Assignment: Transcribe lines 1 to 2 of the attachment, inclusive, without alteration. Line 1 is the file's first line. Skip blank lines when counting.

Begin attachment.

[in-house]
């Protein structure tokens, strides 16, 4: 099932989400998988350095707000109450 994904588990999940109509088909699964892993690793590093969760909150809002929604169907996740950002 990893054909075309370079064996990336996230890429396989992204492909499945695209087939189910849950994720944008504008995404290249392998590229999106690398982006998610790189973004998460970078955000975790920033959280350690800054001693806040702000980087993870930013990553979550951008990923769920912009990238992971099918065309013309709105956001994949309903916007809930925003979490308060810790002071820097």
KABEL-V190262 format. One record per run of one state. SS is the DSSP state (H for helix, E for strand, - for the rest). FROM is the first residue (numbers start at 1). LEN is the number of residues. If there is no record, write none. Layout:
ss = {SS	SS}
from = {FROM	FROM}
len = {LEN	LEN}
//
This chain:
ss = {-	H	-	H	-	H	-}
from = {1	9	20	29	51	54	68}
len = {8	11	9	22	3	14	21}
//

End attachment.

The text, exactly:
[in-house]
């Protein structure tokens, strides 16, 4: 099932989400998988350095707000109450 994904588990999940109509088909699964892993690793590093969760909150809002929604169907996740950002 990893054909075309370079064996990336996230890429396989992204492909499945695209087939189910849950994720944008504008995404290249392998590229999106690398982006998610790189973004998460970078955000975790920033959280350690800054001693806040702000980087993870930013990553979550951008990923769920912009990238992971099918065309013309709105956001994949309903916007809930925003979490308060810790002071820097």